Only one step remained. I extracted a strike‑anywhere match from my brass match safe, screwed the gasketed top down, and gave the match a quick flick along the ‘safe’s knurled side. But nothing happened. The match didn’t burst into flame with the usual sulfurous reek. It didn’t even fizzle. It just left a greasy black streak on the match safe. That was all. Thinking I’d simply used too light a touch, I scraped the head of the match against the ‘safe again. Still nothing. Hmm… I tried striking the match on a rough slab of riverbank gneiss next. Ditto.

OK, I thought. I’ve got a dud match. No big deal. There are plenty more where that one came from. So I opened the ‘safe and pulled out another match. But it, too, failed to light. I tried another. No go. And another. And…

Not a single match flared up into flame. Well, I said to myself, that’s one for the record‑book. I wasn’t about to give up, though, and I fished a butane lighter from the bowels of my pack. I spun the wheel on the striker. It threw off plenty of sparks. But no flame appeared. I checked the lighter’s translucent reservoir. It was full. I spun the striker again. Sparks aplenty, but nothing else. And again. No joy. Then I woke to the obvious. It was a chilly day—well below freezing, in fact. No problem, I thought. And I warmed the lighter in my armpit. Then I tried it once more.


I was beginning to feel a little like that hapless man in Jack London’s famous short story. Of course, all I faced was a small disappointment. A lost opportunity for a cup of coffee. My life didn’t hang in the balance. But then the freezing mist riding the back of the strengthening breeze forcibly reminded me of the fine line that divides annoyance from catastrophe once you leave home and hearth behind. Colin Fletcher, who probably forgot more about backcountry travel than most of us will ever know, was fond of quoting a Persian proverb to the effect that “Fortune is infatuated with the efficient.” That being the case, I figured I had only myself to blame if Fortune turned her back on me.

So I decided there and then that something had to be done. And this meant looking…


It’s not enough to have the right gear. You also need to know how to use it. And you have to make sure it’s in good condition, ready to do the job it’s meant to do, whenever it’s called upon. Case in point: I’ve carried the same nickeled brass match safe for two decades or more, but I don’t often use the matches. The match safe is my fail‑safe, in other words. It’s my emergency backup. That said, the last time I put the contents to the test—more than a year ago now—the first match out of the ‘safe lit on the first strike. But, as I discovered, a year can be a long time.

The same uncertainties dog butane lighters. I use them often to light stoves and start kindling, and so long as there’s butane left in the reservoir, they’ve never let me down. But butane gets torpid as the temperature drops. This doesn’t matter if you keep your lighter in an inside pocket, but you can’t count on a lighter stored in your pack to give you a flame in sub‑freezing weather. I knew this, but I assumed that a few minutes tucked in my sweaty armpit would reawaken my chilled lighter to its duty. Not true. Perhaps I didn’t leave it long enough. Or maybe my armpit wasn’t quite as cozy as I thought. In any event, my lighter stubbornly refused to light on that day by The River. It worked fine when I got back home, however.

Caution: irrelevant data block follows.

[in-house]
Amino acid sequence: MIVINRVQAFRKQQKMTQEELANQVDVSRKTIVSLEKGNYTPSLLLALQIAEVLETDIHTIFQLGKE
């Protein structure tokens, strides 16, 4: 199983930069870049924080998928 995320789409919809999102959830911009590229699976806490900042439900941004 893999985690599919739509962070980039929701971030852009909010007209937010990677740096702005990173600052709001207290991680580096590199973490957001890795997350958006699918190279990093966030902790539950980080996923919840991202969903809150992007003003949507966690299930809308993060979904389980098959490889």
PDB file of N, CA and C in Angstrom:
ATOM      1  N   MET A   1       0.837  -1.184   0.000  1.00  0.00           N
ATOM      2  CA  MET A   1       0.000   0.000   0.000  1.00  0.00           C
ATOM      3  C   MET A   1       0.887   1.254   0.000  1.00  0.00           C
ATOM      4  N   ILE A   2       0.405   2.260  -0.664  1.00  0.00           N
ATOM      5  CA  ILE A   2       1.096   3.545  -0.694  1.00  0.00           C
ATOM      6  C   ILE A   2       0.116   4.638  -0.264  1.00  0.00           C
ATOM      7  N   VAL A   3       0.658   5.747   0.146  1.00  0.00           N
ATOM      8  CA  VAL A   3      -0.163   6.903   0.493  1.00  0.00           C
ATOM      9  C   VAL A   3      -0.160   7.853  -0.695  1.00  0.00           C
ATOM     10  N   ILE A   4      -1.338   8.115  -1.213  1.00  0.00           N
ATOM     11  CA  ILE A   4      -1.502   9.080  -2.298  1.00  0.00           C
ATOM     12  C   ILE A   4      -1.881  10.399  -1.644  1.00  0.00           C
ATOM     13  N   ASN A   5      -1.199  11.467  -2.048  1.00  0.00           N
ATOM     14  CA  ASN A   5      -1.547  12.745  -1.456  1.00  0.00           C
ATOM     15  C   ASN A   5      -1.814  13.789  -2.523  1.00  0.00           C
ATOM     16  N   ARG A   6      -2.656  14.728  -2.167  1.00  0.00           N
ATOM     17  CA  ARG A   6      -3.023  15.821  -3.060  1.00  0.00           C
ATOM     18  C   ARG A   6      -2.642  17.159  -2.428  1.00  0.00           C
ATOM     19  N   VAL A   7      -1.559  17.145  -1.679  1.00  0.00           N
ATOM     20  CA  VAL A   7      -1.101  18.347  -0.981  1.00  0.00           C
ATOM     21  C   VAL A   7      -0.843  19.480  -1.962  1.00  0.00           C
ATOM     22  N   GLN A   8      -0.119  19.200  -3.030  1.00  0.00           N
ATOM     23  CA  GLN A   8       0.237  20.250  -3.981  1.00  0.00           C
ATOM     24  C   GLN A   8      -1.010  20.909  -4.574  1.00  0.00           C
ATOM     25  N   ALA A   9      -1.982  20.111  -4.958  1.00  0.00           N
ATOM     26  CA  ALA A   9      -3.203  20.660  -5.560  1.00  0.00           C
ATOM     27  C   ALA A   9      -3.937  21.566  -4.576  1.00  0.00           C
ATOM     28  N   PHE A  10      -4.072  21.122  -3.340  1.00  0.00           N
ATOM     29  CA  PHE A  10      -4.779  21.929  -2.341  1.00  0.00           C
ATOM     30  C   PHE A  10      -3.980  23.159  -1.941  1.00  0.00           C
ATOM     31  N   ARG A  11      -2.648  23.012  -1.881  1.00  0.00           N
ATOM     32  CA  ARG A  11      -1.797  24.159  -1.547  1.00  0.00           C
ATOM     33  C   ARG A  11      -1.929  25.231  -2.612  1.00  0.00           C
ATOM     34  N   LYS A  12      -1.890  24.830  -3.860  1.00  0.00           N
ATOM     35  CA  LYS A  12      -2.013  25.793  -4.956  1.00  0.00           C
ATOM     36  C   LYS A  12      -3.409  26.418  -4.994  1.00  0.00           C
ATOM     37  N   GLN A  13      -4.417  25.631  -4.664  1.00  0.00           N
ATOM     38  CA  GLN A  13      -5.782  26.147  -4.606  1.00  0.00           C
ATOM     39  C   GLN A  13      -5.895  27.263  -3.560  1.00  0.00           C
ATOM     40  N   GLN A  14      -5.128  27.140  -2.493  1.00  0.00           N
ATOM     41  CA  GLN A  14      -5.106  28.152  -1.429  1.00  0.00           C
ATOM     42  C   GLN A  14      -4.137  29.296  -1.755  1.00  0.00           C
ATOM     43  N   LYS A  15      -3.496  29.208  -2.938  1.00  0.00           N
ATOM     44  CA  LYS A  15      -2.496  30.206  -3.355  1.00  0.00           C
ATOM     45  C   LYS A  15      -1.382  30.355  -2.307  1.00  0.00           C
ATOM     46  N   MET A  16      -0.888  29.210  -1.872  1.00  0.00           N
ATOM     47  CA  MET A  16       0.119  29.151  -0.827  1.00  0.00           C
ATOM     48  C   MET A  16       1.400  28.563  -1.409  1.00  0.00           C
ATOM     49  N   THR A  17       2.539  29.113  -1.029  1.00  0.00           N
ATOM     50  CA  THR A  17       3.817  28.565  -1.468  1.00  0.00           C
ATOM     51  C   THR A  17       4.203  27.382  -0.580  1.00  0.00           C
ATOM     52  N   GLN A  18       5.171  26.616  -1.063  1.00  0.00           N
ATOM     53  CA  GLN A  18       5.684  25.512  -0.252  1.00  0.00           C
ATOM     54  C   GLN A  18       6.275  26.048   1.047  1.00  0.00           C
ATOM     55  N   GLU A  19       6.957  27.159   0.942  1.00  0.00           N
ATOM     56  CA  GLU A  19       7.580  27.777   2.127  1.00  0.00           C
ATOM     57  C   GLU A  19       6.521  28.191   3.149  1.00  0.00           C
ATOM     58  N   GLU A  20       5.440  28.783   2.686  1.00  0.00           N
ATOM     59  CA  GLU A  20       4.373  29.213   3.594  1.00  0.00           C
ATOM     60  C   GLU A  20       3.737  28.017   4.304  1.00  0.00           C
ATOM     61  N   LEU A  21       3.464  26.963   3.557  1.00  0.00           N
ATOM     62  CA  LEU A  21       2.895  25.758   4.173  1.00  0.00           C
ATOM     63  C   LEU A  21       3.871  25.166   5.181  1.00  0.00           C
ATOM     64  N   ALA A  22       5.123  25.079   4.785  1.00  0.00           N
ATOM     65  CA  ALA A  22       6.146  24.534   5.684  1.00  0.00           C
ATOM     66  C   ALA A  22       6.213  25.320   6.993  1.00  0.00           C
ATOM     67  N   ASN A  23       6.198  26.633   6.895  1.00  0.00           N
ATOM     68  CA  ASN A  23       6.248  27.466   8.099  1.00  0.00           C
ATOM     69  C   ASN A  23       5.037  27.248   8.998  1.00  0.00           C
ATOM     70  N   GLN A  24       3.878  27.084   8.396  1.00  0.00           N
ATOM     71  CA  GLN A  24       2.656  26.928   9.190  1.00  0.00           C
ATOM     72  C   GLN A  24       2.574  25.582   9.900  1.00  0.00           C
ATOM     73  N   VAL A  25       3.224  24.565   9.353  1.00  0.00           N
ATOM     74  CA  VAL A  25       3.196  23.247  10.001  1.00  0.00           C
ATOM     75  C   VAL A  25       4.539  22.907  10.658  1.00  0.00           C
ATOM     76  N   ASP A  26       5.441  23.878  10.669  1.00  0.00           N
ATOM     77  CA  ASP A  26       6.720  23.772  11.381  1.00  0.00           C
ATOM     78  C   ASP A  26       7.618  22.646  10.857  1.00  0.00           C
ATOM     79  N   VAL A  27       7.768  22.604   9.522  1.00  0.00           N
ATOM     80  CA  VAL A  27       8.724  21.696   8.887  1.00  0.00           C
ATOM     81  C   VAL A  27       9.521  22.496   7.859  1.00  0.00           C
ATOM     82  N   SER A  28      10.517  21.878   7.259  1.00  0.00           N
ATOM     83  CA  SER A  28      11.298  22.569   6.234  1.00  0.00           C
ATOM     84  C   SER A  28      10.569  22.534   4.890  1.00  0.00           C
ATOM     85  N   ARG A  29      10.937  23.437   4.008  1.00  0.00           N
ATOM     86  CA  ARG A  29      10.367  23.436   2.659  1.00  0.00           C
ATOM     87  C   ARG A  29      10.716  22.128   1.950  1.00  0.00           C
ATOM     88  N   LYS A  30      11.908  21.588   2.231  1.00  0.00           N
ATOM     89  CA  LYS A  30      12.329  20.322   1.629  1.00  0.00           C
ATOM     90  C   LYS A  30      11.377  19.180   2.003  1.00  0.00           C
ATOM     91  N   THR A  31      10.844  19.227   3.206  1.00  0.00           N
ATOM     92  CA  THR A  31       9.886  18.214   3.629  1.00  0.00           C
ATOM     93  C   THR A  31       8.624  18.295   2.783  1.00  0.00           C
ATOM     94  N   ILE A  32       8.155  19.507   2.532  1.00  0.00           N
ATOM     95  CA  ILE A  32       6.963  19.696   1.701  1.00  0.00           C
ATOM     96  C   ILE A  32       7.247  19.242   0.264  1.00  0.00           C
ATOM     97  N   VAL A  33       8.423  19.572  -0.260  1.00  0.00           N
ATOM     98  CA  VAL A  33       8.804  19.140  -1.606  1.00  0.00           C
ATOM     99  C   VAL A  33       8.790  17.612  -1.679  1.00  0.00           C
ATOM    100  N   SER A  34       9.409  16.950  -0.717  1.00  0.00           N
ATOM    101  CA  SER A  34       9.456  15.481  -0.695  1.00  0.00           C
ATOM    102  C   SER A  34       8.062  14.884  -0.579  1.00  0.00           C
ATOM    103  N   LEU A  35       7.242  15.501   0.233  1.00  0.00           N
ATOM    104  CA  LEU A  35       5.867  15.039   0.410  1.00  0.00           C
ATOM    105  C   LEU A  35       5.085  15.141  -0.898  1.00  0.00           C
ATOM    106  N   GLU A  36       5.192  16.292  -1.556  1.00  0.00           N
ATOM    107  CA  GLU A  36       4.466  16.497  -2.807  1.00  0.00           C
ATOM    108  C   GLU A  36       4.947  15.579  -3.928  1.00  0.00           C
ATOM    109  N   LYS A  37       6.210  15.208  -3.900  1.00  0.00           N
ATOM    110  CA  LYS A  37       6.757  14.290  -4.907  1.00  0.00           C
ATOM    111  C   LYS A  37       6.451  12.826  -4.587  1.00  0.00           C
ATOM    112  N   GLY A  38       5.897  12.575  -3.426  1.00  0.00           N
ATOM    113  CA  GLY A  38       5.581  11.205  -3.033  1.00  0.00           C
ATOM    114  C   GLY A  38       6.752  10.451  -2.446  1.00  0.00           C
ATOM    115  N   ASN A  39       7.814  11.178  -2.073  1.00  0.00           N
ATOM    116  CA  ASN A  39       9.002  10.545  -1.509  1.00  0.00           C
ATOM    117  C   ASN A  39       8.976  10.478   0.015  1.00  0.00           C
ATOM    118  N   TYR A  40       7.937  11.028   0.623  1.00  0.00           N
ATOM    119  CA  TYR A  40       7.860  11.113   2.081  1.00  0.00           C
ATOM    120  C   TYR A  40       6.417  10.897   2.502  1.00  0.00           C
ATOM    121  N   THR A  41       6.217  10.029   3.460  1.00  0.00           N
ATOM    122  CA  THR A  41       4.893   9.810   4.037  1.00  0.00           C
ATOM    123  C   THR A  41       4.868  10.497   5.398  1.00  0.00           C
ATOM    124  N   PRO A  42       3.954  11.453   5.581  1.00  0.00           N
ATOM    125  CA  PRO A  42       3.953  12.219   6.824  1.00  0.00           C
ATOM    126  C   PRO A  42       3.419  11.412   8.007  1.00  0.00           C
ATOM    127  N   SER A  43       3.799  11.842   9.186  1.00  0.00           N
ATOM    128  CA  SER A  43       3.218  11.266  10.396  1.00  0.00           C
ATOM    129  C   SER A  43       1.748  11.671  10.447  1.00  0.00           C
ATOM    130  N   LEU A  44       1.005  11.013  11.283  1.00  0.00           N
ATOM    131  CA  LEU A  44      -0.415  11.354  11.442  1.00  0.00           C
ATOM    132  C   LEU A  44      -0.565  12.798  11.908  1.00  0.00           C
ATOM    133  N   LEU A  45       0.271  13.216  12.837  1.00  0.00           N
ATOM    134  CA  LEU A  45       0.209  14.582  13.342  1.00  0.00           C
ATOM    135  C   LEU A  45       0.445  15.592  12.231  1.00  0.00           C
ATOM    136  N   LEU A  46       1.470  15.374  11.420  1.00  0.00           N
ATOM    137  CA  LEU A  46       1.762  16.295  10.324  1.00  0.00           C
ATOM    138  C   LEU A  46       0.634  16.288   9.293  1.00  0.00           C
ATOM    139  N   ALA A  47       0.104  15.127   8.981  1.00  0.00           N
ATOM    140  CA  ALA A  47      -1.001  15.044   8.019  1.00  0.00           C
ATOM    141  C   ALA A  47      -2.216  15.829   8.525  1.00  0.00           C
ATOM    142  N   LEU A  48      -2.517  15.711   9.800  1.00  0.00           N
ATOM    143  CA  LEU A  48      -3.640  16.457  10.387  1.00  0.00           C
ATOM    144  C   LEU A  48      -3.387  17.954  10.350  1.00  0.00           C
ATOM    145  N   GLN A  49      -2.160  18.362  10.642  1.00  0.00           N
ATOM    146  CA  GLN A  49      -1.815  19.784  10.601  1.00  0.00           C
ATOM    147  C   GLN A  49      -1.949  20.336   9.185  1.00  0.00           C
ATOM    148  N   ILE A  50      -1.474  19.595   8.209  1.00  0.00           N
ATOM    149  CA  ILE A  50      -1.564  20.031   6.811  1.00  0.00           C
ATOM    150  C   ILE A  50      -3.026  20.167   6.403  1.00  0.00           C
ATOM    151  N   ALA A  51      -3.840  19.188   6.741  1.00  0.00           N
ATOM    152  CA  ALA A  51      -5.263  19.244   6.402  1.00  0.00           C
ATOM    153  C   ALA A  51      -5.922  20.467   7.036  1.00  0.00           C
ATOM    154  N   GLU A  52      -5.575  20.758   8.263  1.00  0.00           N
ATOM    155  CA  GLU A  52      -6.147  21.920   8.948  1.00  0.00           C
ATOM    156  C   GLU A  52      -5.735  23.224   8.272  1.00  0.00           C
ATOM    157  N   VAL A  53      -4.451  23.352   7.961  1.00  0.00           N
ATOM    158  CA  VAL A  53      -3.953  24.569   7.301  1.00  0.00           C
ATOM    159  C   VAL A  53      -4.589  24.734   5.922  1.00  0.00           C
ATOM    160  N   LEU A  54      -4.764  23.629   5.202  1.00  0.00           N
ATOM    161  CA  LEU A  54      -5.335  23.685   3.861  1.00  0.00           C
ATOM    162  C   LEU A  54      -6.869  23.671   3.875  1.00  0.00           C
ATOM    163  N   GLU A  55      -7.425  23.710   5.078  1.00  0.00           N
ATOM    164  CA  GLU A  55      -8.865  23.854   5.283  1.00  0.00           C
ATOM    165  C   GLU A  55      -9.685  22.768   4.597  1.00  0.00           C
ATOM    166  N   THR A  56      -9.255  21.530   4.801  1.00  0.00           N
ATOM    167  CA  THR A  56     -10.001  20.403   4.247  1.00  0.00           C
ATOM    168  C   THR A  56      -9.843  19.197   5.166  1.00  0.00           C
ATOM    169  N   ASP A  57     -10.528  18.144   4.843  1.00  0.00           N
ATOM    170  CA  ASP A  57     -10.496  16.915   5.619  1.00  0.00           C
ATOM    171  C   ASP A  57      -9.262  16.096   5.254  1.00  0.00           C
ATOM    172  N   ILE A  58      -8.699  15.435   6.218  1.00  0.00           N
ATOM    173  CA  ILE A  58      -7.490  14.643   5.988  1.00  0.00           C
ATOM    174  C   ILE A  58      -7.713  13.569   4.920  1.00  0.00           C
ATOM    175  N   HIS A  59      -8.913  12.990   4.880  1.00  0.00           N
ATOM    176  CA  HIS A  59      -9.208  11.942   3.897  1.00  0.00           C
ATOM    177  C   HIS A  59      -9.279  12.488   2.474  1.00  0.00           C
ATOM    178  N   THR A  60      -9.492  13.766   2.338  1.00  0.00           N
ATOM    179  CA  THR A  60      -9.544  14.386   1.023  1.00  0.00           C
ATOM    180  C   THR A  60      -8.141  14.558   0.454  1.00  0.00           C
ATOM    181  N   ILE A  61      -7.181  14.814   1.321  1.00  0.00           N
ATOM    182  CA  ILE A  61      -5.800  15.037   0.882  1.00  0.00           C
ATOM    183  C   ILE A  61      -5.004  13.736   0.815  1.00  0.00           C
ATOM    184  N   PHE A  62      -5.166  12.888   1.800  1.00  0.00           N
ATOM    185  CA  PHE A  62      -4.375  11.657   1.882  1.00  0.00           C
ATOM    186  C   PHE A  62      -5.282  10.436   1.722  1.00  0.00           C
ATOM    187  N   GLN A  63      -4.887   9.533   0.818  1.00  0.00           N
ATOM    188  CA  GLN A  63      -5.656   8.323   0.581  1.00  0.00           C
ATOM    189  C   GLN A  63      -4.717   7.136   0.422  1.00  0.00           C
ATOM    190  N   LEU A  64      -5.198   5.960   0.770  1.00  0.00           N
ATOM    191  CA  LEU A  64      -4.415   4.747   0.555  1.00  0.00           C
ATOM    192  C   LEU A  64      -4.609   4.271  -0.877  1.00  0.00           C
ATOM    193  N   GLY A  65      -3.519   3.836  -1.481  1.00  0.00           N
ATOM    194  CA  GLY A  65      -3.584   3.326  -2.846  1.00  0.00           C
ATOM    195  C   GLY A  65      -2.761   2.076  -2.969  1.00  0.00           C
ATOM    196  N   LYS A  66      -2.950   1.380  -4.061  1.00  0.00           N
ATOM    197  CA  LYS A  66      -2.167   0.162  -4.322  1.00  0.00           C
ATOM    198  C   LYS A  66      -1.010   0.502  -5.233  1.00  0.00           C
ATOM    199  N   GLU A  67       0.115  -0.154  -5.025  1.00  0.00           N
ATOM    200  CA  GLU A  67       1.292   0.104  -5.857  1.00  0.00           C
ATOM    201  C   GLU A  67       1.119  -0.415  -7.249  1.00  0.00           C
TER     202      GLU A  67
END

I assumed… Well, most folks have heard the one about assume making an ass out of u and me. And no one much fancies being mistaken for an ass, does he? The only safe rule? That’s easy—


Frequent, thorough inspections offer the only real assurance that your gear will work as it’s supposed to. This is the idea behind prefloat checklists, after all. But even inspection isn’t enough by itself. You also have to …


And do it on a regular schedule. You don’t have to worry much about the stores you use every day. They’re not likely to last long enough to deteriorate. But what about the things you use once in a blue moon? Like, say, the matches in my backup match safe. A lot can happen in a year’s time. Which is why I’m going to do more than just check to see that all my essential gear is in my pack in future. I’m going to make sure it works, too.

With that end in mind, here’s my new inspection checklist:

  1. Map(s)  Are the maps in the map case the right maps at the right scale (large scale for hill‑walking, intermediate scale for paddling, small scale for cycling)? Is the map case intact, with no tears or pinholes?
  2. Compass  Does the needle pivot freely? Is the capsule free of bubbles? (Farwell’s old USMC‑issue lensatic compass relies on induction damping. The downside? The needle’s a little slow to settle. But it never suffers from bubble trouble, either.) Is the declination offset correct? Is the lanyard intact, and are the securing knots sound?
  3. First‑Aid Kit  Are the plastic bags free from pinholes and tears? Does the tape stick? Are the emergency water‑purification tablets, aspirin, ibuprofen, and antacids still good? (It pays to write the pull date on the bags or bottles. Better yet, buy meds in dated blister packs. And plan on replacing gauze pads and other sterile dressings every year—or immediately, if the sealed packets become soiled or damp.) Has the ACE wrap lost its stretch? Replace it.